Wednesday, February 22, 2012
Mom vs TV
I am not a perfect woman, wife, mother, daughter, sister or friend. Ask any of my friends or family. No one was more shocked than I when the hospital sent me home with a small, defenseless newborn with no professional or adult supervision. But somehow, by the grace of God, she survived. Everyone around me had an opinion to offer. And they all contradicted each other. I knew the basics - keep her clothed, bathed, fed, safe and comfortable. We baby proofed every inch of our house. Back then, I had a "friend" with a child the same age. She had an 'opinion' on everything we bought and did. Our car seat, stroller, car, clothing, sunscreen, sleep patterns and food choices were wrong. Apparently, the way we sliced bananas was playing Russian Roulette with our child's life. Update - she survived and still eats bananas. Everyone around me seemed to have a handle on this parenting thing but me. Was I doing everything wrong? What are the odds that every single thing we did and bought were wrong? I tried to shrug off the comments but they were always there in the back of my fried mommy brain. This was a good friend, I thought. She wouldn't say these things just to upset me, right? Sara seemed healthy and happy. We knew about the evils of TV. It sucks the IQ points right from their little brains and turns them into terrorists. Our solution was simple. We gated off the TV room and she never knew what she was missing. Things changed when she turned 3. We started loosening our rules about TV. She was allowed to watch a cartoon while I took my "mommy shower" - 'the 5 minute soap and shampoo everything at once and hope it all gets rinsed off-shower'. Or sometimes I turned it on if I needed to make an important phone call and the other person didn't want to hear her sing "Twinkle, Twinkle, Little Star" 11 times like her grandfather. When she turned 4 and her little brother was born, the reins got loosened even more. She could watch TV before school if she got ready early. She could play on the computer so I could take a 30 minute cat-nap. Somehow, super-mom/friend got wind of this and 'gently' reminded me of the evils of TV. Ironically, at the same time, Sara was tested for giftedness and has an amazingly high IQ. We didn't change our viewing habits, but my guilt about it increased.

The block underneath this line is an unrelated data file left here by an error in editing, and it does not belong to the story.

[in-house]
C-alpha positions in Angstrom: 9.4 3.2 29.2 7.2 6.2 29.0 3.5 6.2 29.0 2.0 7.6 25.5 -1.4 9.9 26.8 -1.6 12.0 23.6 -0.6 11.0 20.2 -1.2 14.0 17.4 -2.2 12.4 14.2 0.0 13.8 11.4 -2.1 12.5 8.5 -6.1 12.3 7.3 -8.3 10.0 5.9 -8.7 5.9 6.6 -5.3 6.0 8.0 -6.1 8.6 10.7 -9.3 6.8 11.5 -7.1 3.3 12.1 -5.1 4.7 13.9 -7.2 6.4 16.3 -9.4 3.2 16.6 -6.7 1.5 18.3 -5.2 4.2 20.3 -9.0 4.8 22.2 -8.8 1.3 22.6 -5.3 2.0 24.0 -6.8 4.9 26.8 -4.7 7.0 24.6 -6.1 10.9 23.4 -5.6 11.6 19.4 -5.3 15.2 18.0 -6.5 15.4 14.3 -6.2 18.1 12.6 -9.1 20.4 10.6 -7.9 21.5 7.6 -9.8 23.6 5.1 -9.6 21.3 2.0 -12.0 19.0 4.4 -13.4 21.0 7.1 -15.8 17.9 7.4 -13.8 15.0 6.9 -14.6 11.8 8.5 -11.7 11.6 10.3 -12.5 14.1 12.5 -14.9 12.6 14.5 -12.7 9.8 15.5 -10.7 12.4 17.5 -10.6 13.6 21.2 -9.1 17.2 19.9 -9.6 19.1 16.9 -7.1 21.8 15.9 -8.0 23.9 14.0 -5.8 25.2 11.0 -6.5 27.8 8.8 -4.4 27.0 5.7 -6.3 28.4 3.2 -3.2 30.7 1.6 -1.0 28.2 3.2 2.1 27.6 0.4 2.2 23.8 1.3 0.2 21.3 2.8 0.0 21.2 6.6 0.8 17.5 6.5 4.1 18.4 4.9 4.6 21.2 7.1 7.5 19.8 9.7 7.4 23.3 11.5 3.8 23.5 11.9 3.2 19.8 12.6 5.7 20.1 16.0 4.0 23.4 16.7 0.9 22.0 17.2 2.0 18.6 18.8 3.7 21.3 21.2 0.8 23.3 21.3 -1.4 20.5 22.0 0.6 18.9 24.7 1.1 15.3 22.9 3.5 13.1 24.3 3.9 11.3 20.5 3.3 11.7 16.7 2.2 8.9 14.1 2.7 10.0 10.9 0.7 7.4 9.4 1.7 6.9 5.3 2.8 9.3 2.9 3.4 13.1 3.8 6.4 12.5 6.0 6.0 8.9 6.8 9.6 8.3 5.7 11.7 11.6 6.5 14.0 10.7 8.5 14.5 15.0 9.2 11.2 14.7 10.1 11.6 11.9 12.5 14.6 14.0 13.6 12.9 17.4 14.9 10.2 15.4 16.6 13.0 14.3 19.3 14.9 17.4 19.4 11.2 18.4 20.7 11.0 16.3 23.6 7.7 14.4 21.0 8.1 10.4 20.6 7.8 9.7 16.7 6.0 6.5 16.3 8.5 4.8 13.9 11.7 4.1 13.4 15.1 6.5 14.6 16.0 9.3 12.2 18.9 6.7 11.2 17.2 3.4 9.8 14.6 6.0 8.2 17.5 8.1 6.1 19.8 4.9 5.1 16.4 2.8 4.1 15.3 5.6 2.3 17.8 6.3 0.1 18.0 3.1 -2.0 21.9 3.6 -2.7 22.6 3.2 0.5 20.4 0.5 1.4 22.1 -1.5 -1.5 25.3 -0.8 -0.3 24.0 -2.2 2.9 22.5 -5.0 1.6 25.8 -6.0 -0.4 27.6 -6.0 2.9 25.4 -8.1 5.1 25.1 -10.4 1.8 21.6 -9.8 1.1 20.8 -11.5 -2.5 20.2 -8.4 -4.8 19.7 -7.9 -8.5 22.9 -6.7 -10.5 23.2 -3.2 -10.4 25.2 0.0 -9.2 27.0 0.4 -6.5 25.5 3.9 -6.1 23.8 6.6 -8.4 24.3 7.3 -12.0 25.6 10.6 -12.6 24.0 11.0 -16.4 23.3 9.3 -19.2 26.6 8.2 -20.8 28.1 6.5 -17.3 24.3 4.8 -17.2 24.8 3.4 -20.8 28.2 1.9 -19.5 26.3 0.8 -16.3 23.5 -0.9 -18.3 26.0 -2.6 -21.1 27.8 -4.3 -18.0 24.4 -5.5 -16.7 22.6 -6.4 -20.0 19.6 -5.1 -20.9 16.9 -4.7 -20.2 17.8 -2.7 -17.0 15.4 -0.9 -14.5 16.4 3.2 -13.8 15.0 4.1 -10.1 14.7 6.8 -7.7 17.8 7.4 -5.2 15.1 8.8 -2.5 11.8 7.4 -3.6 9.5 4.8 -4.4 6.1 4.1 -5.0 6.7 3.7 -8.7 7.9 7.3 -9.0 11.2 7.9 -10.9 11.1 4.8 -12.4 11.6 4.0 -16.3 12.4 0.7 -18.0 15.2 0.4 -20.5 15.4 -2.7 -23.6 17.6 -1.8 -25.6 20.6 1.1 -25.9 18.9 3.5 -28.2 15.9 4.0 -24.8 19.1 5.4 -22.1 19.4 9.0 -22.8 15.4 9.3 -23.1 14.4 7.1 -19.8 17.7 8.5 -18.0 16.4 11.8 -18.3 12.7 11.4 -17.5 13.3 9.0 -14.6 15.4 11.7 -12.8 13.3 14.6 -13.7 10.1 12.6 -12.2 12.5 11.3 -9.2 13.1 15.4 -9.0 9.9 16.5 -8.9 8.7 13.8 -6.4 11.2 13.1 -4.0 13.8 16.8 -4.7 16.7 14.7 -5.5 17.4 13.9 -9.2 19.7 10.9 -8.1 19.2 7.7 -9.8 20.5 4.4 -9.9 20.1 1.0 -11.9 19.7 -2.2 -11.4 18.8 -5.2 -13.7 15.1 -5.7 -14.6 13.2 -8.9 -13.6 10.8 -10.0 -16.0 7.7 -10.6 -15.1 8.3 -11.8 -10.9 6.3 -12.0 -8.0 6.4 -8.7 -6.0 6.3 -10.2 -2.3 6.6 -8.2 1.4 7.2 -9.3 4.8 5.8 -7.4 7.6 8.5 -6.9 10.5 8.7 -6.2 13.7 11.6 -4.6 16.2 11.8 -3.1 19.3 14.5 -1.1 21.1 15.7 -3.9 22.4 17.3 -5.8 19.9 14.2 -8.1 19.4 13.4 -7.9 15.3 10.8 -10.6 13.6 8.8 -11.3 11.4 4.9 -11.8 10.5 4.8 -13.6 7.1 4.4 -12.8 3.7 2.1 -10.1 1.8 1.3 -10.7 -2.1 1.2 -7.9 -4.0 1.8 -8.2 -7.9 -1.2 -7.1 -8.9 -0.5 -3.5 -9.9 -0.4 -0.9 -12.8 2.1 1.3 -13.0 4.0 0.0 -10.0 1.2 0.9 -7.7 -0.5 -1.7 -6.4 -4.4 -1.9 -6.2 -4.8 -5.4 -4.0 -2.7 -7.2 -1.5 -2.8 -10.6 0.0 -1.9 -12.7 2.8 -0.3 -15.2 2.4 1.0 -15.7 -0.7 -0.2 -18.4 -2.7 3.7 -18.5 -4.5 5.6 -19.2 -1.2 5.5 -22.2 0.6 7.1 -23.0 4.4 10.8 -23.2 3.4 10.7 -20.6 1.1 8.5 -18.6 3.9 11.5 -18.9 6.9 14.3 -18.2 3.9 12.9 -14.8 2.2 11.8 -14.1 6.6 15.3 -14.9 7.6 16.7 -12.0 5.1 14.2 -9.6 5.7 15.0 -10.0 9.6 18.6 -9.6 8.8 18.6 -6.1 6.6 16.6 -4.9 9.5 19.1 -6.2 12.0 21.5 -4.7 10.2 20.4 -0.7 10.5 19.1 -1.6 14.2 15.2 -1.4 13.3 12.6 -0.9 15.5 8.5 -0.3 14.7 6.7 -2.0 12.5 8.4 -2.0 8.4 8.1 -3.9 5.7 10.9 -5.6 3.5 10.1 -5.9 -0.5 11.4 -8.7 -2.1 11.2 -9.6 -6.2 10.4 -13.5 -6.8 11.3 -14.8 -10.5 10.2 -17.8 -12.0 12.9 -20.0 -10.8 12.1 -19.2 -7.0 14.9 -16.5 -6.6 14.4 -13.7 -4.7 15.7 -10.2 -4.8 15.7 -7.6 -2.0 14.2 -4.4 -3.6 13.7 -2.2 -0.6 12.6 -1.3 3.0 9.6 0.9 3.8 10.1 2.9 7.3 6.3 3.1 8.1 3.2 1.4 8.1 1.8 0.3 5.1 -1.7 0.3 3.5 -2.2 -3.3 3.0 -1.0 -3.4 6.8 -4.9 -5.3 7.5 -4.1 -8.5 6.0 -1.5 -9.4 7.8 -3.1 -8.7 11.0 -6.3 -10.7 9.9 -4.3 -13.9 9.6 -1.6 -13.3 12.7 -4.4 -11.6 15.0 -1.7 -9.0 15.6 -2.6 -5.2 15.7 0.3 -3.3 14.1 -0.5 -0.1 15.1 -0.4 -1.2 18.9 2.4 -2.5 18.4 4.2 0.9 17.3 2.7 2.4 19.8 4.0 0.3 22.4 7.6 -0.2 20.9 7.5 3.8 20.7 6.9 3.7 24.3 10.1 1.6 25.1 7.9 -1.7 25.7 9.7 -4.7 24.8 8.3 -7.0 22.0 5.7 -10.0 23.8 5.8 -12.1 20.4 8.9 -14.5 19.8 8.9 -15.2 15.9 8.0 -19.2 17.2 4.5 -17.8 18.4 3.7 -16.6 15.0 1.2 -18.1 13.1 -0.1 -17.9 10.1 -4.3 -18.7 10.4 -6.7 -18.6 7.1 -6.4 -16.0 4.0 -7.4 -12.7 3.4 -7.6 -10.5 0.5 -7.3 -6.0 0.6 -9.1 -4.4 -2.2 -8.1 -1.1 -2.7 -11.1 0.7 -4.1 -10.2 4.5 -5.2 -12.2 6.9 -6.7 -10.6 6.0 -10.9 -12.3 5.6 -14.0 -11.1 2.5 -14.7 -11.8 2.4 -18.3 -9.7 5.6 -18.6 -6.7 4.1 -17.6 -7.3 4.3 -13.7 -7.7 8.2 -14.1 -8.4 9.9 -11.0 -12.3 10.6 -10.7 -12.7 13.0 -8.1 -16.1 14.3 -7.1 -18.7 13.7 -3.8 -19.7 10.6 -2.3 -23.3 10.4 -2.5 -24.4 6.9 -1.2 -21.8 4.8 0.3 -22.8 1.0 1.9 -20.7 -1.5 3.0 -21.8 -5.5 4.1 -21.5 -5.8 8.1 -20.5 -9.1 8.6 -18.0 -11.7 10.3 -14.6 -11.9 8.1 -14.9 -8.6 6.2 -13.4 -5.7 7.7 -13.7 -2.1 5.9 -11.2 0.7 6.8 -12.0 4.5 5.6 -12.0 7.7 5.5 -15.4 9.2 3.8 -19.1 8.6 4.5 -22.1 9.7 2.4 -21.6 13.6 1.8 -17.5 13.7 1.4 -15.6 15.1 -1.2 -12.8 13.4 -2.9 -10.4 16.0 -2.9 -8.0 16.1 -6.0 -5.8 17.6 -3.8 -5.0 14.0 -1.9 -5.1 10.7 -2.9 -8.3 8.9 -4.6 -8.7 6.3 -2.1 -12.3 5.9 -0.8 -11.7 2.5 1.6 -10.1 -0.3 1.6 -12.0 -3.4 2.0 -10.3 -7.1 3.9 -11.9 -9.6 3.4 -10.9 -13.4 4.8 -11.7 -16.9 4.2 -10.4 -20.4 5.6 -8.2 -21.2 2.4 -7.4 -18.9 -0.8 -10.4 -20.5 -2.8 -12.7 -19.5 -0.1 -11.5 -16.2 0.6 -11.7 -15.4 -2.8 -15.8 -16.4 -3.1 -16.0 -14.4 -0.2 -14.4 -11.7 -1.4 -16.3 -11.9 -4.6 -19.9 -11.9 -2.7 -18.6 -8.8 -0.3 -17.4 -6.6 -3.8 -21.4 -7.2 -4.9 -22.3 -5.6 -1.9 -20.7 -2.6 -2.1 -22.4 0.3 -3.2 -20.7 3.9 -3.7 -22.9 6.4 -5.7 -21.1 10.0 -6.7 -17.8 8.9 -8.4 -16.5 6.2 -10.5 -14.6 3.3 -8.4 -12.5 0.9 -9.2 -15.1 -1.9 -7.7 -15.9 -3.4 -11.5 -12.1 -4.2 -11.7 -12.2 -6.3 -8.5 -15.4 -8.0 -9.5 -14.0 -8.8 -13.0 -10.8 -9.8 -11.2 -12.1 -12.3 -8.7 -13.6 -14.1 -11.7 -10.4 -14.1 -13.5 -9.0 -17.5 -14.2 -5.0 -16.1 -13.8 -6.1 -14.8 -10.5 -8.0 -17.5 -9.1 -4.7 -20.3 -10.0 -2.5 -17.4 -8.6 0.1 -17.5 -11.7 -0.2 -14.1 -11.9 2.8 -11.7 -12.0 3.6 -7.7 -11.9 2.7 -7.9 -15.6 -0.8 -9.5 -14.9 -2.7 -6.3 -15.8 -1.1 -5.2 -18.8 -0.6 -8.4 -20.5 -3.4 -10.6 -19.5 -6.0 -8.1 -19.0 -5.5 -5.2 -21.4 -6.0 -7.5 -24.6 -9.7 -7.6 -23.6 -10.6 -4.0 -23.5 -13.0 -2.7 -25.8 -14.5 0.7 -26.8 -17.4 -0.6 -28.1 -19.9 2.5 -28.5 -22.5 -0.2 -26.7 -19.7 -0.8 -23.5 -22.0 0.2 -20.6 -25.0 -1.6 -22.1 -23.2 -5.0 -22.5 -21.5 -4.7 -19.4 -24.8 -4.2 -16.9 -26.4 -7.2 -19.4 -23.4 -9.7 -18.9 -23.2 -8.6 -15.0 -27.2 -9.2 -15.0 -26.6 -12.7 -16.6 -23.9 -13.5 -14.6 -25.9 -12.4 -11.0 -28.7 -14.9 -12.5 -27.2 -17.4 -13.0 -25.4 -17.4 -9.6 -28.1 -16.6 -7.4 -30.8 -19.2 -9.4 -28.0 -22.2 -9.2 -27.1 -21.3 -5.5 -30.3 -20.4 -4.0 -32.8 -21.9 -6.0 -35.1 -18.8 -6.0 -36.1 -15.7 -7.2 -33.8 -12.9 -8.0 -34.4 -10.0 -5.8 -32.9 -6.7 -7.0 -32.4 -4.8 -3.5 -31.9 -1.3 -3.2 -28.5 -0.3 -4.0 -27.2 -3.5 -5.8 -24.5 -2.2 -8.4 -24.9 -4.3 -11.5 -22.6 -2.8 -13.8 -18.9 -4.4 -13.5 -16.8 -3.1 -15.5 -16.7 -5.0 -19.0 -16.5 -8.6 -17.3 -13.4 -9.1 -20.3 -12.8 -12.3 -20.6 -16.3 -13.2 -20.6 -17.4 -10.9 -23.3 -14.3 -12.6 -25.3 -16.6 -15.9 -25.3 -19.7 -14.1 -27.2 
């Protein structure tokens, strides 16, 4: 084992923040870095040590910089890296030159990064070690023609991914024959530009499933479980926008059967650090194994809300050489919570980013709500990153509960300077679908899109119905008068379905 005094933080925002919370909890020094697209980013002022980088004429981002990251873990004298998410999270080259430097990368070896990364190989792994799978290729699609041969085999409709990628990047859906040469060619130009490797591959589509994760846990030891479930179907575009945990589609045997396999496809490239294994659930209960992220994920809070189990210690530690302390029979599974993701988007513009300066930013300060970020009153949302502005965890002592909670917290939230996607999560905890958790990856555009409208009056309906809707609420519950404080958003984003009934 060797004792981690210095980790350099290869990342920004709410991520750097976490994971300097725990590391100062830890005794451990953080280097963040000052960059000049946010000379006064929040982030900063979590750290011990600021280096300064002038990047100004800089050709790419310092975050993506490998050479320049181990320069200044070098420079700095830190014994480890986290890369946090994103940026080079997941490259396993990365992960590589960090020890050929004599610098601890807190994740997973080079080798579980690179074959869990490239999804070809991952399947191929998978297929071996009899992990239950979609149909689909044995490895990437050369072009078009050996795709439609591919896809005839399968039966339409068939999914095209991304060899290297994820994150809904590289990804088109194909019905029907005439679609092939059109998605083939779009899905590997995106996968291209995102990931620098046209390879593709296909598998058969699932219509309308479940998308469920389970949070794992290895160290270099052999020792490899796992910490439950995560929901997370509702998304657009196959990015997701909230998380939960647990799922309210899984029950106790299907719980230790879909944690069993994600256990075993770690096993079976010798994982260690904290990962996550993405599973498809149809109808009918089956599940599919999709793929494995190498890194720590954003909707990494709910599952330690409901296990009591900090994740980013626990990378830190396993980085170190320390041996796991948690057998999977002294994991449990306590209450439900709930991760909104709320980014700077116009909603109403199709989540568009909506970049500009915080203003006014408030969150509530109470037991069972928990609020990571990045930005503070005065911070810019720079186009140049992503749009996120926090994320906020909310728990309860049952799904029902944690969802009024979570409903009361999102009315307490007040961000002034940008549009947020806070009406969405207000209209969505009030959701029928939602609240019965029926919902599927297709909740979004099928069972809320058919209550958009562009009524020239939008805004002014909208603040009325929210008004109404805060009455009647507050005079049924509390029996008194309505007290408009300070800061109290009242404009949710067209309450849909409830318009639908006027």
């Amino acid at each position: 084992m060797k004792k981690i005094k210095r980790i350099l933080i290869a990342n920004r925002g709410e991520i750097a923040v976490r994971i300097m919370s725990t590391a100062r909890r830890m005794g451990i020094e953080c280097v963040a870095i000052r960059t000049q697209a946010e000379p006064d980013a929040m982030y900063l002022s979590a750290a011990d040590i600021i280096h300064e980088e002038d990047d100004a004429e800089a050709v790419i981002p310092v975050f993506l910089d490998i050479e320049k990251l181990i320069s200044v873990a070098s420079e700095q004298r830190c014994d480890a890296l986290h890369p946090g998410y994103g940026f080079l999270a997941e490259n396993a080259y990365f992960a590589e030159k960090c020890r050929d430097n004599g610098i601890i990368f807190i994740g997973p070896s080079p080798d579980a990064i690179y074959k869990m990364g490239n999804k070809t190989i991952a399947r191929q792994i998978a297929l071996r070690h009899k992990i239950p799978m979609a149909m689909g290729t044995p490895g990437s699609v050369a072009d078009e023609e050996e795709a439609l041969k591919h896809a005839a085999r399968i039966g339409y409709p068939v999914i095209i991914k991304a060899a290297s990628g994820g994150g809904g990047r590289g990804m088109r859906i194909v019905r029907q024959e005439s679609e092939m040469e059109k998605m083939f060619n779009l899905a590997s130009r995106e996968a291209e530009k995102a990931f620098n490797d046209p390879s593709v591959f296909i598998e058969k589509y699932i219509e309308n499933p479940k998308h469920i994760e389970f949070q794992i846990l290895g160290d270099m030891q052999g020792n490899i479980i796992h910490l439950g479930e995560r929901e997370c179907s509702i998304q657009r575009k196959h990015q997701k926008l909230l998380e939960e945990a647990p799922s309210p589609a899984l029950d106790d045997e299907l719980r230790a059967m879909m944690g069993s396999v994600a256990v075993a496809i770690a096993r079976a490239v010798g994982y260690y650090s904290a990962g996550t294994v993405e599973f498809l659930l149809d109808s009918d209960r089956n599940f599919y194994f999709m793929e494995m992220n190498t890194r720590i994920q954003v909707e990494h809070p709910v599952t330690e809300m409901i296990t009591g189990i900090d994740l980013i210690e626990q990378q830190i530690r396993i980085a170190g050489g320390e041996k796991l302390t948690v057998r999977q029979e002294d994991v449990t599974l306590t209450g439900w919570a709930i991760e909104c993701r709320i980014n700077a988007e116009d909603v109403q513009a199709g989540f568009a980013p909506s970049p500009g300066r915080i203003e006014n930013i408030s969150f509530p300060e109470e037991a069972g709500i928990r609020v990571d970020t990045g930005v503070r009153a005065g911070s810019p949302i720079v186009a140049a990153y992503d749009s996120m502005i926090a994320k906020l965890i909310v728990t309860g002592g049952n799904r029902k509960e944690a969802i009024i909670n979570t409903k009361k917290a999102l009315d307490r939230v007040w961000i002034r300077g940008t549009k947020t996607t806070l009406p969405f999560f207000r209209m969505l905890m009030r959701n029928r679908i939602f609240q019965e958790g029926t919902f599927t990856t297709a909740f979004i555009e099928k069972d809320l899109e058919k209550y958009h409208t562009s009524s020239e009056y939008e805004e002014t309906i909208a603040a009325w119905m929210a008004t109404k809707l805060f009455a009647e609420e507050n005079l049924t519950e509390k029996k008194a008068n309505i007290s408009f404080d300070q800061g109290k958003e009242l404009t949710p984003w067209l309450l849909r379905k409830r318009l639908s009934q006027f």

The kids are older. I'm older and wiser. We moved away and I learned that my "friend" was no friend at all. Friends help each other. Friends make each other feel good. Friends help each other. Friends don't judge. They sympathize and support.
I know that a little TV isn't going to kill them, rot their brains or turn them into criminals. I monitor what they watch very closely. We control how much they watch. I'm sure our babysitters would love to plop them down in front of the TV and text their friends. They all know that is not allowed. When they are sick, I struggle with how much TV to allow. Christian is fighting a cold, cough, fever and runny nose. His coughing is keeping him up at night and messing up his naps. He is tired and cranky. I've been letting him watch a cartoon or 2 so he will sit on the couch and rest. Some might say that I am a bad parent because I think that a sick kid needs to veg out on the couch and watch some Elmo. And those people need to mind their own business. And I need to toughen up and not let them get to me.